How to Drive a Boat
Ian Fortey Updated on January 29, 2023. In Boatsby
If you have never driven a boat before the task will either seem daunting or, ironically and potentially dangerously, the exact opposite. Newcomers to boating often fall in one of those two categories – some are nervous and unsure of how to proceed and others are just brimming with confidence.
Although there are major differences, it’s worth thinking of driving your own boat something like driving a car. Both require attention to detail, caution, patience and skill. There’s no reason to be intimidated and lacking in confidence once you have understood the fundamentals. And, conversely, it should never be treated like a joke and done unsafely. There’s a reason people take courses to learn how to boat and that there are so many rules of the road for boating. Just like driving a car, serious accidents can happen when people are not careful.
Pontoon Boats vs Motor Boats and Sails vs Outboard Motor
One thing to be aware of right off the top is that different boats do require different skill sets and knowledge sometimes. A boat that operates with a jet drive engine can be controlled differently than one with a standard outboard motor. And pontoon boats are usually a standout when it comes to operating a boat that makes them feel and operate differently than a “normal” boat.
A sailing vessel will handle significantly differently than a motor boat. Because that’s a totally different skills and knowledge base, we cover it elsewhere. It’s worth remembering that sailing in particular can take a long time to learn to do well, so our guide is a good primer but practice definitely makes perfect.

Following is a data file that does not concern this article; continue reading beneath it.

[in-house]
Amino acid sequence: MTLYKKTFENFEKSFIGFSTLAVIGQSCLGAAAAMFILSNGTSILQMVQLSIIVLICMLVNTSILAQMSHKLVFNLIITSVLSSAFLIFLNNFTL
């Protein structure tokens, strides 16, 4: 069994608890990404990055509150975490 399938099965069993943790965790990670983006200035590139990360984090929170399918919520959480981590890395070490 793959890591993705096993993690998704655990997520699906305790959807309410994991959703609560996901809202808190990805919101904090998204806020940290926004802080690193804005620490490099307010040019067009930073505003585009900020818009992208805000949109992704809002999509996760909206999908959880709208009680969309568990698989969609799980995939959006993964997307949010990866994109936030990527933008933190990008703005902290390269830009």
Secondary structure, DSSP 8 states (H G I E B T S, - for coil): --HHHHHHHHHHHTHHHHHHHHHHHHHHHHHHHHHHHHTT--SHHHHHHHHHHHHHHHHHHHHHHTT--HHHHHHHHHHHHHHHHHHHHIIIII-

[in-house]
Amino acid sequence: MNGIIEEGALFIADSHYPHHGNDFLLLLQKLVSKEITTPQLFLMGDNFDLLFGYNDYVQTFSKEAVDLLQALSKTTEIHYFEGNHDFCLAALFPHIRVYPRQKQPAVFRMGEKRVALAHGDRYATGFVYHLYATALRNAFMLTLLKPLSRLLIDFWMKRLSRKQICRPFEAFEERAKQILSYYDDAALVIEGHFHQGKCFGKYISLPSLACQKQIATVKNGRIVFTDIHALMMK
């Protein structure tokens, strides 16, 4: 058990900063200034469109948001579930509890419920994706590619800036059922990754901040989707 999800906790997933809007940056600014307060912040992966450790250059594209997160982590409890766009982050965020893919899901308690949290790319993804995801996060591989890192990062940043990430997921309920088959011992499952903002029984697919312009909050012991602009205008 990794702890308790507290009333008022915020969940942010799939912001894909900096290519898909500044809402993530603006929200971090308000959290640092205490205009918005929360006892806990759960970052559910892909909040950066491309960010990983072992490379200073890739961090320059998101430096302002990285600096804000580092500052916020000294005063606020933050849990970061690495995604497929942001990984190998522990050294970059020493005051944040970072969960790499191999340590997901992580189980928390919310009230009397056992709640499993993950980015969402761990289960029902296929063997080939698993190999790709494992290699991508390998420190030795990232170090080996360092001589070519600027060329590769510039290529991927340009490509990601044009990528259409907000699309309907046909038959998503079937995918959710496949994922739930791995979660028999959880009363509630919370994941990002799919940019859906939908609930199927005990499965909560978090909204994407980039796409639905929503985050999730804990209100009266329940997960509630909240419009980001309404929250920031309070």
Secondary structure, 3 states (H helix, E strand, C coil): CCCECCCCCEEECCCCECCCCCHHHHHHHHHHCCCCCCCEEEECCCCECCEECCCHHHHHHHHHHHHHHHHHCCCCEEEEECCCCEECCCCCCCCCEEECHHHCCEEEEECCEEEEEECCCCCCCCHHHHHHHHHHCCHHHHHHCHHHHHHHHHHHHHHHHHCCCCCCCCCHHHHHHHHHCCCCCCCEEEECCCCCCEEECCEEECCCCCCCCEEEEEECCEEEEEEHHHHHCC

Likewise, because pontoon boats handle differently, we also have a guide on how to drive a pontoon boat that you can check out if you’re interested in pontoons.
All of that said, let’s dive in and take a look at the basic steps you’ll need to take to properly and safely drive a boat.
The first thing anyone on a boat ought to be doing before anything else is making sure you’re operating the vessel safely. You’ll want all your safety equipment on board before you leave, including life jackets, VHF radio, first aid kit and so on. A pre-departure checklist is always a good thing to have.
Gas powered outboard motors need to be treated with some caution, especially before you set out. Dangerous fumes can build up in the engine compartment if the boat has been sitting. That’s why engines have blowers to help vent those fumes.